Harris Bank - Internal Promotional Film (Workprint) (Part 2, 1982)

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Here's Part 2 of something pretty neat and rare - a workprint of an internal promotional film from Harris Bank of Chicago, titled Honesty and Fair Dealing: An Introduction to the Harris Bank and the People Who Make It Work, produced for the company's 100th anniversary in 1982. (although maybe it's just the slightly washed-out and dirty work print, this almost seems like it could be from about 1977 - right down to the funky music. I do know that bank culture always seems to be a bit behind the times, so maybe that accounts for it) Includes:

A basic history of the Harris Bank, starting with its founder and namesake, Norman Wait Harris (1846-1916), to show how the bank's values of "honesty and fair dealing" were shaped, with vintage illustrations and photos to show the trajectory of his arrival in Chicago in 1880; his founding of what started out as N.W. Harris & Co. in 1882, based on his concerns of bringing "Eastern wealth" to the area; his company started out offering government and municipal bonds in such entities as the Omaha Gas Manufacturing Company - all invested with his own funds. N.W. Harris & Co. was the only one to be able to say "We own and offer," and insured his employees get all the facts before investing in bonds. This led to the company, in only its first year, taking in $1 million worth in securities; by the end of the 1880's, a branch in Boston opened, followed in 1892 by a New York office (later Harris, Forbes & Co.) and expansion into corporate bonds, with an emphasis on "safety in banking," a state charter in 1907 (whereby it became the Harris Trust and Savings Bank), and the building of its own offices at 111 West Monroe Street in 1911.

N.W. Harris was succeeded in 1916 as president by his son, Albert W. Harris, who created an Employes' Savings and Profit Sharing Fund to ensure the company's employees would be provided for upon their retirement (they later added a pension plan). These values served Harris Trust and Savings in good stead following the Crash of 1929 and the Great Depression; Albert Harris had even contacted other banks across the nation with queries of how his bank could help them. All throughout, an emphasis on the quality of banking shaped how the company did business.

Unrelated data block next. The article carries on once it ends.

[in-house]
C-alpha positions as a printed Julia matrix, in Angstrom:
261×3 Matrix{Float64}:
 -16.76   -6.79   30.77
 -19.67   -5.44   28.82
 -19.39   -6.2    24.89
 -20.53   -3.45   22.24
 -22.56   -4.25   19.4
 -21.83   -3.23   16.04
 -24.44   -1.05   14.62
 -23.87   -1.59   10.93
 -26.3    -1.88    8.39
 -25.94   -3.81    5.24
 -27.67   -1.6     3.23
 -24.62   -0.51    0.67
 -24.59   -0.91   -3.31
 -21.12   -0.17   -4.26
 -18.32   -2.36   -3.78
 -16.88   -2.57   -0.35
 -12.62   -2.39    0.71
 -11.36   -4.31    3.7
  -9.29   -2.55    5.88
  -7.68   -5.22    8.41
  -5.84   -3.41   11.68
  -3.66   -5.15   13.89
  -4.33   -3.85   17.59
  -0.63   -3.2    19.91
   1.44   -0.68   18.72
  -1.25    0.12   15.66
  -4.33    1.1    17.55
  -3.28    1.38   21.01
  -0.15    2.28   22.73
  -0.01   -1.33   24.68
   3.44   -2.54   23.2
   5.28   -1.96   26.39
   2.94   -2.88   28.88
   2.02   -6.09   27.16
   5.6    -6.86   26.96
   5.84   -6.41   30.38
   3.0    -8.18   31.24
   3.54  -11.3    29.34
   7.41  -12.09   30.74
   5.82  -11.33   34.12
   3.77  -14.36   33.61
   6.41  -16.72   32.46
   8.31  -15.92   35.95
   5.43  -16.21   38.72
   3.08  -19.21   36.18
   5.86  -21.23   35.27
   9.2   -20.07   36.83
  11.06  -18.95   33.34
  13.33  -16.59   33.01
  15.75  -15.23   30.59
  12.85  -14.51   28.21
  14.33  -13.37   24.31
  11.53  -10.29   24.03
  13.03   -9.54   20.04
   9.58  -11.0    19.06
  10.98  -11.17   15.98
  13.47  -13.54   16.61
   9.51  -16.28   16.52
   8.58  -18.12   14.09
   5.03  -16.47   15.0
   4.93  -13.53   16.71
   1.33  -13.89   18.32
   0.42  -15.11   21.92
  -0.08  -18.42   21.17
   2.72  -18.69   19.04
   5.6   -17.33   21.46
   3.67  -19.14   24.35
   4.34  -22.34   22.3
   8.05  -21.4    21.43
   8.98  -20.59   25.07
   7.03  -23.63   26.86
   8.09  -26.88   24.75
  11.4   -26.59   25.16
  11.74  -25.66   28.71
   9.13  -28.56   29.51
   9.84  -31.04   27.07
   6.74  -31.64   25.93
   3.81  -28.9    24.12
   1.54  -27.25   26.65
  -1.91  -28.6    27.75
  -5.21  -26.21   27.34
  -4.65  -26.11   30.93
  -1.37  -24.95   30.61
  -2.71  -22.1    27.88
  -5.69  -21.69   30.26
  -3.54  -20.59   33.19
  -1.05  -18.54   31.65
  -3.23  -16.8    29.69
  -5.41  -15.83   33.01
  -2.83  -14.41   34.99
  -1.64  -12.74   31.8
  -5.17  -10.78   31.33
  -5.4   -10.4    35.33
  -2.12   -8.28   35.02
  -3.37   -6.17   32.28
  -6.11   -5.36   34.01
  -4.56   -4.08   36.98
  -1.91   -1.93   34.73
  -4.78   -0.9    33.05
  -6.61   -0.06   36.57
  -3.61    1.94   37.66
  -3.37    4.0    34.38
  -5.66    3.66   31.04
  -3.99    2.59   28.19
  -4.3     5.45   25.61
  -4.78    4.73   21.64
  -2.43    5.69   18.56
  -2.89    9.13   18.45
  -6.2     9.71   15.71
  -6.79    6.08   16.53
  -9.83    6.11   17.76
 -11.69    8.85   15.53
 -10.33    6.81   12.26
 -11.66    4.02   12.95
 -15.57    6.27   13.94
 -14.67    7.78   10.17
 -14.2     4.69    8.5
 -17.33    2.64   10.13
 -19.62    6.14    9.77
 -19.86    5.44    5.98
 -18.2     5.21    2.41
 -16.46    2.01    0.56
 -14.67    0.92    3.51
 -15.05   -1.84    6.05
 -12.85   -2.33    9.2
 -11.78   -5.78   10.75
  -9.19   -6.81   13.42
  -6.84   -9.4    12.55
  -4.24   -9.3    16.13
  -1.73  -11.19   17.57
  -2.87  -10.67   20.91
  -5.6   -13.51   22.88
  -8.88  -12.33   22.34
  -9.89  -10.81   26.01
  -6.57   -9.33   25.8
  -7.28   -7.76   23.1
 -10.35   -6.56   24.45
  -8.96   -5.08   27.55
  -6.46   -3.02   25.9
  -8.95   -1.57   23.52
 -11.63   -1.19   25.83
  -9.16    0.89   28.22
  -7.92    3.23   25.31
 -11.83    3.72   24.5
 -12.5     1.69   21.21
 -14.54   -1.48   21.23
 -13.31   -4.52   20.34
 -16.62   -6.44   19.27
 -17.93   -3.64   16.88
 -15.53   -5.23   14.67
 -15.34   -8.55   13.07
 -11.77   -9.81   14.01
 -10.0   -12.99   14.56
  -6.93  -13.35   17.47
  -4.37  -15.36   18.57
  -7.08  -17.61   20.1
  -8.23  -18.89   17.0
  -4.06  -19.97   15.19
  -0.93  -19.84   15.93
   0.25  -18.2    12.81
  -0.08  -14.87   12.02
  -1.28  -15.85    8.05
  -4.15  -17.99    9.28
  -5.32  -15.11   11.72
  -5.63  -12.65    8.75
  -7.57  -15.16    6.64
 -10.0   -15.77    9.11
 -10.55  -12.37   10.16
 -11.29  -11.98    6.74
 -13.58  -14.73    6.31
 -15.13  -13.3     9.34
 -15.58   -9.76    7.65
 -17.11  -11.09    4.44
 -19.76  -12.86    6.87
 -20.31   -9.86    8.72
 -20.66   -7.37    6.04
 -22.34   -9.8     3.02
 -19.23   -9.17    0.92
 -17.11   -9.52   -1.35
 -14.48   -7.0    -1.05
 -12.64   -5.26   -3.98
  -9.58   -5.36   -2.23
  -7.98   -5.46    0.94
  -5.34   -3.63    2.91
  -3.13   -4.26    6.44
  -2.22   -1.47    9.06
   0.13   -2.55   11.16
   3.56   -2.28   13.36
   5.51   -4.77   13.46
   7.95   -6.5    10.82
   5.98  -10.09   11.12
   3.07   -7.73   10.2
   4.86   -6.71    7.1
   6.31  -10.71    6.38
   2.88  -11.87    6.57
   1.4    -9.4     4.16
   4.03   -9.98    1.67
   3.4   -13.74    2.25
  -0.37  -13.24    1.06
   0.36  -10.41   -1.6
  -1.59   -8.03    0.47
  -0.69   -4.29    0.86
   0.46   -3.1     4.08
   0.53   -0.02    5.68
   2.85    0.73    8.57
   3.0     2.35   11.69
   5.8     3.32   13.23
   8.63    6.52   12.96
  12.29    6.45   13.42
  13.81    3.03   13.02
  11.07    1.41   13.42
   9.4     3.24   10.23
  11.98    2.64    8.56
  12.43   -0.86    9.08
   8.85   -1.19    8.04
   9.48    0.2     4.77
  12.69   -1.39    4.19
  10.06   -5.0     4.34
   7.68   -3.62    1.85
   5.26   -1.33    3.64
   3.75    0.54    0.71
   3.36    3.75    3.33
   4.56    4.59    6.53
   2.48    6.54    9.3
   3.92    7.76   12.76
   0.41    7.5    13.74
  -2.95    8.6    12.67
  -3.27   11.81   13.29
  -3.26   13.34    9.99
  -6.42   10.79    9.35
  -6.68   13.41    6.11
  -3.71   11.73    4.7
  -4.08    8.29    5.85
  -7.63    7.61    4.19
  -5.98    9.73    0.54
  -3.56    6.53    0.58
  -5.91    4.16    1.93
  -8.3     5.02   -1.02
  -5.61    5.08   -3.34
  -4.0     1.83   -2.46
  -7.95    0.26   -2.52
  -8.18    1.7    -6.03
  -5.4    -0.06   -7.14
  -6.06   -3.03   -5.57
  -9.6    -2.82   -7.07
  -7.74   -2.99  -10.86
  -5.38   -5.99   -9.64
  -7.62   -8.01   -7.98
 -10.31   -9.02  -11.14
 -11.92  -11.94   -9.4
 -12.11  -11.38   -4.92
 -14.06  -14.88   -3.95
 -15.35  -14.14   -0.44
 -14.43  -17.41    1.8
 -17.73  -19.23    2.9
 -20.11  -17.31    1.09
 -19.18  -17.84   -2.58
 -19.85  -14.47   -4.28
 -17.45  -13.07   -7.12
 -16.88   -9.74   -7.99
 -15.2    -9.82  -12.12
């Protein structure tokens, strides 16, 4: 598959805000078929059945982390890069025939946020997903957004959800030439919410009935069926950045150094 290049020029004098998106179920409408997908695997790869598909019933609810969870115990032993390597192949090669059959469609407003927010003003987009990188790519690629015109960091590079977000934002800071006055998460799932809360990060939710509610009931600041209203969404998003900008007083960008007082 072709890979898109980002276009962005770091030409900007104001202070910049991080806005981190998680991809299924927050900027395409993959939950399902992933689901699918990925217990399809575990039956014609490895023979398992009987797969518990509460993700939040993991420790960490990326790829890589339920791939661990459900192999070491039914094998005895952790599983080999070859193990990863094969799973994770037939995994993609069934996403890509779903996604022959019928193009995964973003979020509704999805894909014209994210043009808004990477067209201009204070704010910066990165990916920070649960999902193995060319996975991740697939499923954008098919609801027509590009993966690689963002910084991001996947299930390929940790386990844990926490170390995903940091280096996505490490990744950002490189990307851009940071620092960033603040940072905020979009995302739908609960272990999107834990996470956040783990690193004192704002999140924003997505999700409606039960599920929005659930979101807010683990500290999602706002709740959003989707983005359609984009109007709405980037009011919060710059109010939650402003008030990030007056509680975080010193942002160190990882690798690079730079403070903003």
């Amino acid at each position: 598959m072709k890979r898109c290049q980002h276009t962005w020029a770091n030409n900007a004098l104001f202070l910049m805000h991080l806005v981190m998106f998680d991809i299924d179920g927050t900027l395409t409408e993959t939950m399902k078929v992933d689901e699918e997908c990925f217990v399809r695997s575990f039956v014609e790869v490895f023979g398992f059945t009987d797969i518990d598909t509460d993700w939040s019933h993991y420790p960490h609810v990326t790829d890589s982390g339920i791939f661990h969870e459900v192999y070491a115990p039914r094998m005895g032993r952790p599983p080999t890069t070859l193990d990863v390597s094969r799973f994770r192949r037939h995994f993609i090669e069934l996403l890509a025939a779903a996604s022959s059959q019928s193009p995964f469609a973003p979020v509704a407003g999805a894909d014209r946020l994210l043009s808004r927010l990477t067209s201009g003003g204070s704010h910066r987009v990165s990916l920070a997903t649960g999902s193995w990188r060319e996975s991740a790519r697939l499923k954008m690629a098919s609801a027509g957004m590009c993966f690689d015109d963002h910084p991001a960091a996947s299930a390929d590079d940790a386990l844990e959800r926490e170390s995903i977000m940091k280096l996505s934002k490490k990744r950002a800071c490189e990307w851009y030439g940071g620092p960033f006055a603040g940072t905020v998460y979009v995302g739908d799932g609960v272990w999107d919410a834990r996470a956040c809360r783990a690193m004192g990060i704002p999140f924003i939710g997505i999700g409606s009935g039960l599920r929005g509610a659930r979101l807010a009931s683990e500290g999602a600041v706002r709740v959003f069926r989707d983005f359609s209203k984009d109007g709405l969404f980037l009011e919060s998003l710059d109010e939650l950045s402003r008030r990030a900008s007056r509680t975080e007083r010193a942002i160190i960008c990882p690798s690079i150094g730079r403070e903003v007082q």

Next, a brief look at Stanley G. Harris who was in charge for 51 years, and later succeeded by his son Stanley G. Harris, Jr. who achieved a reputation as "a banker of enormous talent" over his 36 years running the company; his civic achievements and appreciation of fine art are looked over, with shots inside the bank's main headquarters.

This part ends with shots of the bank's two current main executives, President B. Kenneth West and Chairman of the Board/CEO Charles M. Bliss.

Narrated by Steve King. (http://www.steveking.net/)





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N.W. Harris was succeeded in 1916 as president by his son, Albert W. Harris, who created an Employes' Savings and Profit Sharing Fund to ensure the company's employees would be provided for upon their retirement (they later added a pension plan). These values served Harris Trust and Savings in good stead following the Crash of 1929 and the Great Depression; Albert Harris had even contacted other banks across the nation with queries of how his bank could help them. All throughout, an emphasis on the quality of banking shaped how the company did business.

Next, a brief look at Stanley G. Harris who was in charge for 51 years, and later succeeded by his son Stanley G. Harris, Jr. who achieved a reputation as "a banker of enormous talent" over his 36 years running the company; his civic achievements and appreciation of fine art are looked over, with shots inside the bank's main headquarters.

This part ends with shots of the bank's two current main executives, President B. Kenneth West and Chairman of the Board/CEO Charles M. Bliss.

Narrated by Steve King. (http://www.steveking.net/)" /> Share

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